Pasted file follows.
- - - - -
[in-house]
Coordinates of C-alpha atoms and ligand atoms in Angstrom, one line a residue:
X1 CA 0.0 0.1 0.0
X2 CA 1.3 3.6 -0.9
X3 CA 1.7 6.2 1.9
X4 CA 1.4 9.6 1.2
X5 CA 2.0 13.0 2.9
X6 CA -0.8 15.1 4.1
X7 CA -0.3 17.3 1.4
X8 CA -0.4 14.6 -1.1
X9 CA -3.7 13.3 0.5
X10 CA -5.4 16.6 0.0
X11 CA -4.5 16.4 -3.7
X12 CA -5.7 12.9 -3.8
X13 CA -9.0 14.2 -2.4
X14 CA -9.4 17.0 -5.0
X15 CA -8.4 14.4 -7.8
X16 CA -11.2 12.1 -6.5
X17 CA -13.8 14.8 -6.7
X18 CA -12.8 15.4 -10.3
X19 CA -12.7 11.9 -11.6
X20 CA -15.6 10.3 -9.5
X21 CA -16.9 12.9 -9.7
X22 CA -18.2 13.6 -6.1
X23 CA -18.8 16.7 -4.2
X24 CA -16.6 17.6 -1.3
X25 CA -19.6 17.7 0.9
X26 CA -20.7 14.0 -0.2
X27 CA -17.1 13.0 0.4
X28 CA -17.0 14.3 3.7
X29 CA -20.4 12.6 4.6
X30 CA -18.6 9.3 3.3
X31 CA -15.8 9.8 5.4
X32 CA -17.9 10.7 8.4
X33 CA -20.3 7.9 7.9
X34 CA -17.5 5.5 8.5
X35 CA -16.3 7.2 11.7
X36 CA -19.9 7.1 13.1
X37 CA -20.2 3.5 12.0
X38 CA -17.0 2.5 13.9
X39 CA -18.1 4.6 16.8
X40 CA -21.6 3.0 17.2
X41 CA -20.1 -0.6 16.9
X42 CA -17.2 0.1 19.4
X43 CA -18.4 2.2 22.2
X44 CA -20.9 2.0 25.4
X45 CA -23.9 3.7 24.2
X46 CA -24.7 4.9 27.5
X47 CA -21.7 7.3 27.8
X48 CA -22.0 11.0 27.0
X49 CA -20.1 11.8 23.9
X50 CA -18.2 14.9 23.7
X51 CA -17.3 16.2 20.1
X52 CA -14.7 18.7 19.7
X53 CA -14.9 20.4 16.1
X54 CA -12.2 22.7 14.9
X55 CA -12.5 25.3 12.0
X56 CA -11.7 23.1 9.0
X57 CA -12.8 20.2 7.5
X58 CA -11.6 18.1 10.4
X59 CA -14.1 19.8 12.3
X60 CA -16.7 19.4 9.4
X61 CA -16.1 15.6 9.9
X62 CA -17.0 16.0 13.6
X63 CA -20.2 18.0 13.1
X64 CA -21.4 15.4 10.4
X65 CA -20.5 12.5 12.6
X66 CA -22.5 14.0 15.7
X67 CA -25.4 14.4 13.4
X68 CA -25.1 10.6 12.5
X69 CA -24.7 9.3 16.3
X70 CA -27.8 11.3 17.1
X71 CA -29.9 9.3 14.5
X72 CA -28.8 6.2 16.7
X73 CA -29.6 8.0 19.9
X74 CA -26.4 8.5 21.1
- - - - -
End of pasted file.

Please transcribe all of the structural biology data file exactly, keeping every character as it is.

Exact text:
[in-house]
Coordinates of C-alpha atoms and ligand atoms in Angstrom, one line a residue:
X1 CA 0.0 0.1 0.0
X2 CA 1.3 3.6 -0.9
X3 CA 1.7 6.2 1.9
X4 CA 1.4 9.6 1.2
X5 CA 2.0 13.0 2.9
X6 CA -0.8 15.1 4.1
X7 CA -0.3 17.3 1.4
X8 CA -0.4 14.6 -1.1
X9 CA -3.7 13.3 0.5
X10 CA -5.4 16.6 0.0
X11 CA -4.5 16.4 -3.7
X12 CA -5.7 12.9 -3.8
X13 CA -9.0 14.2 -2.4
X14 CA -9.4 17.0 -5.0
X15 CA -8.4 14.4 -7.8
X16 CA -11.2 12.1 -6.5
X17 CA -13.8 14.8 -6.7
X18 CA -12.8 15.4 -10.3
X19 CA -12.7 11.9 -11.6
X20 CA -15.6 10.3 -9.5
X21 CA -16.9 12.9 -9.7
X22 CA -18.2 13.6 -6.1
X23 CA -18.8 16.7 -4.2
X24 CA -16.6 17.6 -1.3
X25 CA -19.6 17.7 0.9
X26 CA -20.7 14.0 -0.2
X27 CA -17.1 13.0 0.4
X28 CA -17.0 14.3 3.7
X29 CA -20.4 12.6 4.6
X30 CA -18.6 9.3 3.3
X31 CA -15.8 9.8 5.4
X32 CA -17.9 10.7 8.4
X33 CA -20.3 7.9 7.9
X34 CA -17.5 5.5 8.5
X35 CA -16.3 7.2 11.7
X36 CA -19.9 7.1 13.1
X37 CA -20.2 3.5 12.0
X38 CA -17.0 2.5 13.9
X39 CA -18.1 4.6 16.8
X40 CA -21.6 3.0 17.2
X41 CA -20.1 -0.6 16.9
X42 CA -17.2 0.1 19.4
X43 CA -18.4 2.2 22.2
X44 CA -20.9 2.0 25.4
X45 CA -23.9 3.7 24.2
X46 CA -24.7 4.9 27.5
X47 CA -21.7 7.3 27.8
X48 CA -22.0 11.0 27.0
X49 CA -20.1 11.8 23.9
X50 CA -18.2 14.9 23.7
X51 CA -17.3 16.2 20.1
X52 CA -14.7 18.7 19.7
X53 CA -14.9 20.4 16.1
X54 CA -12.2 22.7 14.9
X55 CA -12.5 25.3 12.0
X56 CA -11.7 23.1 9.0
X57 CA -12.8 20.2 7.5
X58 CA -11.6 18.1 10.4
X59 CA -14.1 19.8 12.3
X60 CA -16.7 19.4 9.4
X61 CA -16.1 15.6 9.9
X62 CA -17.0 16.0 13.6
X63 CA -20.2 18.0 13.1
X64 CA -21.4 15.4 10.4
X65 CA -20.5 12.5 12.6
X66 CA -22.5 14.0 15.7
X67 CA -25.4 14.4 13.4
X68 CA -25.1 10.6 12.5
X69 CA -24.7 9.3 16.3
X70 CA -27.8 11.3 17.1
X71 CA -29.9 9.3 14.5
X72 CA -28.8 6.2 16.7
X73 CA -29.6 8.0 19.9
X74 CA -26.4 8.5 21.1